"The integrity and durability of the new International ProStar cab delivers a smoother, quieter ride, minimizing driver fatigue and maximizing productivity," added Baughman. "The objective is for the driver to feel confident, comfortable and secure."

Unprecedented Uptime

Productivity optimization goes beyond the driver, it also requires a reliable tractor. International's goal of best-in-class reliability drove every design and process improvement. "We spent a lot of time with customers mining their maintenance records and discussing the top causes of downtime," said Baughman. "Every targeted system improvement has been tracked ongoing from component testing through to vehicle testing to be sure we provide customers a product that stands up to the grueling and time sensitive demands synonymous with line haul applications."

Downtime can be caused by a variety of factors and components, including tires, electrical harnesses, connectors, batteries, air leaks, air brakes and fuel systems, to name a few. With so many moving pieces to track, the International ProStar has been designed with monitoring, prognostic and diagnostic systems to help fleet managers and drivers better anticipate and handle issues causing downtime.

However, achieving unprecedented uptime at International Truck and Engine involves more than the systems available to a customer when they take delivery. The company is working to identify and eliminate potential vehicle problems before these trucks are even in customers' hands.

Since 2004, more than 25 production validation tractors have been on the road accumulating more than six million miles of road testing, including internal test vehicles and customer test units.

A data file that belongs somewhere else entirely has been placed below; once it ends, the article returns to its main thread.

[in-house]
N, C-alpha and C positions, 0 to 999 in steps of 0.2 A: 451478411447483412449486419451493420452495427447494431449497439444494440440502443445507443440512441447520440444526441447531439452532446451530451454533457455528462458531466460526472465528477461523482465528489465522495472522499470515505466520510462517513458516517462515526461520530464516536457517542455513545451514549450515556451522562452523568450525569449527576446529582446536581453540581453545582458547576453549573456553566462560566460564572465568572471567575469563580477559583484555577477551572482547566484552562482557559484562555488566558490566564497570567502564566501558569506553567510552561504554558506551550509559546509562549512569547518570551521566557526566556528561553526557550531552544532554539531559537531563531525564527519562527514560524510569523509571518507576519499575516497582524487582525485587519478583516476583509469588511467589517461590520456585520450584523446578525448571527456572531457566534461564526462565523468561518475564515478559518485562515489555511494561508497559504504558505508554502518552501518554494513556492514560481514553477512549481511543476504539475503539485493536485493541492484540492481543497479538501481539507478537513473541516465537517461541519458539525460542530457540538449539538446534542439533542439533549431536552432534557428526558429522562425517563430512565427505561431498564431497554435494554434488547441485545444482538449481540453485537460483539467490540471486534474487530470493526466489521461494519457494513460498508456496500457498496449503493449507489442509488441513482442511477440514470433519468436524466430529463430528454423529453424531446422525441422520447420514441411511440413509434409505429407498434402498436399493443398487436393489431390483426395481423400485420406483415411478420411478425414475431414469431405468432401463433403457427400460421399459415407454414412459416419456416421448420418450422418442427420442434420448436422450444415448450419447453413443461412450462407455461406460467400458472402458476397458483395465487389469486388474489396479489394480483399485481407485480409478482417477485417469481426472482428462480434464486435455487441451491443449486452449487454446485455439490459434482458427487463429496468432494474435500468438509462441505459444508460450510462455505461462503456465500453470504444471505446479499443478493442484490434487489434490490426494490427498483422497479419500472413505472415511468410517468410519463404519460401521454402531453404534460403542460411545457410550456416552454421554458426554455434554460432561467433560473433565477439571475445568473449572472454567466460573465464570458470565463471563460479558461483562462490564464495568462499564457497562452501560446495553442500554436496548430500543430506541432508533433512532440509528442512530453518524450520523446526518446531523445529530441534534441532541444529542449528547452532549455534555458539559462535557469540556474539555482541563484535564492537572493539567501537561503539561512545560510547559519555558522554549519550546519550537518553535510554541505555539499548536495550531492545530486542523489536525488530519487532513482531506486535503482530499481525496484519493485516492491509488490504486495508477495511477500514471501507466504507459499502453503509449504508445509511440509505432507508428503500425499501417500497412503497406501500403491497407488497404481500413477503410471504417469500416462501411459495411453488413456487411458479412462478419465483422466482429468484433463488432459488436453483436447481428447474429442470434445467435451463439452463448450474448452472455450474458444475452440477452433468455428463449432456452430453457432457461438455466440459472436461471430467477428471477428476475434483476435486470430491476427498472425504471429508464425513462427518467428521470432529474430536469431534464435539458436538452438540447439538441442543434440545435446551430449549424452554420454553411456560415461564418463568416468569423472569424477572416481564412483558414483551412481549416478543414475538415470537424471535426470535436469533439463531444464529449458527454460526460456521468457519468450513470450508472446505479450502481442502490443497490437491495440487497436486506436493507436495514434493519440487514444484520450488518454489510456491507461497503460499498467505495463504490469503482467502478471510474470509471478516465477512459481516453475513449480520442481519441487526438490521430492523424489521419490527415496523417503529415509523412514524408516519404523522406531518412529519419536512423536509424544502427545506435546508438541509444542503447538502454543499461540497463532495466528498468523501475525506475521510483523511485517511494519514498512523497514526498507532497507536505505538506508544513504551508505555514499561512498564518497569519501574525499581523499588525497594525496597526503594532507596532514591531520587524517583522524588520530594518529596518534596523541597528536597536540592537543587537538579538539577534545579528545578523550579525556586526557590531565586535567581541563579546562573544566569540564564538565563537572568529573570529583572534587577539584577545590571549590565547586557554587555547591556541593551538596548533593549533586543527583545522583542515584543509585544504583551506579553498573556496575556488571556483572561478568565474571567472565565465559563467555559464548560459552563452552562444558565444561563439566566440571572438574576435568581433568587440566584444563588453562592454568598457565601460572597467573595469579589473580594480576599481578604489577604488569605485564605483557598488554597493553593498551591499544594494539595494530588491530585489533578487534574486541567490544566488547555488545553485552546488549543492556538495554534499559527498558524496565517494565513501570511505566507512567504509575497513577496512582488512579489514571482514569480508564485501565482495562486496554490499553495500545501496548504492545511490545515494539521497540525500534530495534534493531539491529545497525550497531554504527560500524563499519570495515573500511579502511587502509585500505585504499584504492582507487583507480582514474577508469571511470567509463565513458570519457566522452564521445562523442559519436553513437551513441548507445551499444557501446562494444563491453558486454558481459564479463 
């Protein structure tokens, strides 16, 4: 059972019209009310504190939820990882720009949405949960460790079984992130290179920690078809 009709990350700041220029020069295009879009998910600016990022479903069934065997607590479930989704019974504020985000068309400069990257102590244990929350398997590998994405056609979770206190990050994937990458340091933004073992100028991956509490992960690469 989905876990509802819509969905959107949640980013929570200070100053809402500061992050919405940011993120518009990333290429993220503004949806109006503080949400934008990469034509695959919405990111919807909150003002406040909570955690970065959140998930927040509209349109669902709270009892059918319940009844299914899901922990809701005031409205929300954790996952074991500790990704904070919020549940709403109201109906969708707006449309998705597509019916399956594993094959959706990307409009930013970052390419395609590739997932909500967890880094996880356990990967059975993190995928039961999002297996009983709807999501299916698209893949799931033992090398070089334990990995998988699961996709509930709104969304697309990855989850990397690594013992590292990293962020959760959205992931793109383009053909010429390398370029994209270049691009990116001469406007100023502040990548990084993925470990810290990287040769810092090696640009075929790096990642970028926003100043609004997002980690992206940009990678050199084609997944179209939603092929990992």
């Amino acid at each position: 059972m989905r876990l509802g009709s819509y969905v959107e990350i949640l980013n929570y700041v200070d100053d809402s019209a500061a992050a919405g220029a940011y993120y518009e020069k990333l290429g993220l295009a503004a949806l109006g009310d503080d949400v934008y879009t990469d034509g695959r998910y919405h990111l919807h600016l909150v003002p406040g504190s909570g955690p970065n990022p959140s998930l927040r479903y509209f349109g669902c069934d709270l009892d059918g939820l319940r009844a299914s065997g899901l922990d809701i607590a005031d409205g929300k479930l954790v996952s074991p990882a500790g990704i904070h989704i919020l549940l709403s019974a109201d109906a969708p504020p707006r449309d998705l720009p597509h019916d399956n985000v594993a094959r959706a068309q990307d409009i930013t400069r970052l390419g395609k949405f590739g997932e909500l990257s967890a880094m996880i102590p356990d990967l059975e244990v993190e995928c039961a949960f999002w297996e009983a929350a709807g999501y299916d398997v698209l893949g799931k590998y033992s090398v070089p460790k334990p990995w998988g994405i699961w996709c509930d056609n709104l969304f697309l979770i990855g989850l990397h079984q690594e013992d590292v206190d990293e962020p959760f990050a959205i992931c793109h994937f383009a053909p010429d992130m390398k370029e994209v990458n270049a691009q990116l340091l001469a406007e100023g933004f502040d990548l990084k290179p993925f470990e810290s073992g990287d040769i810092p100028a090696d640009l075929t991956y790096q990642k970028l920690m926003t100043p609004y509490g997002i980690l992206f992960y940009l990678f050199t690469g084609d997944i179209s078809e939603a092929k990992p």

The internal test units are subjected to rigorous performance, reliability and accelerated durability tests to ensure longevity for long haul, regional haul and bulk applications. Internal testing includes 10 simulated years of shaker testing and significant corrosion testing.

Finally, test vehicles were put in the hands of customers hauling freight for private carrier and major truckload and LTL for-hire carriers in diverse applications, geographic and climate conditions.

Lowest Cost of Ownership

Designed with ease of access for maintainers and a minimal requirement for special service tools, the International ProStar will be in and out of the shop in record time. In total, more than 60 efficient repair and maintenance features have been incorporated. For example, transmission replacement time has been reduced by 90 minutes, headlight bulbs and windshield wiper blades can be replaced by a driver or mechanic without tools. A four-piece bumper allows maintainers to replace only damaged pieces, rather than the whole bumper, in the event of an accident.

Just as ergonomic design was incorporated into the cab to enhance the driver environment; innovations like a low-effort E-Z Tilt hood and a Tilt-Away bumper provide a walk-in engine compartment and allow easy engine and underside access.

International also synchronized service intervals so that customers gain an average of 59 more days on the road over the life of the vehicle.

Initial production will be based on 122" BBC (bumper-to-back-of-cab) tractors with day cab and high-rise sleeper configurations. The second phase of production will include additional BBC and sleeper configuration options. The truck will be produced at the International Assembly Plant in Chatham, Ontario, Canada.

Shipments of the new International ProStar to dealers will begin in the first quarter of 2007. Once customers take ownership, they will have access to nearly 900 service locations in the U.S. and Canada and an extensive domestic parts network that offers affordable and available replacement parts.

About the Author
Mike Hanlon After Editing or Managing over 50 print publications primarily in the role of a Magazine Doctor, Mike embraced the internet full-time in 1995 and became a "start-up all-rounder" – quite a few start-ups later, he founded Gizmag in 2002. Now he can write again.   All articles by Mike Hanlon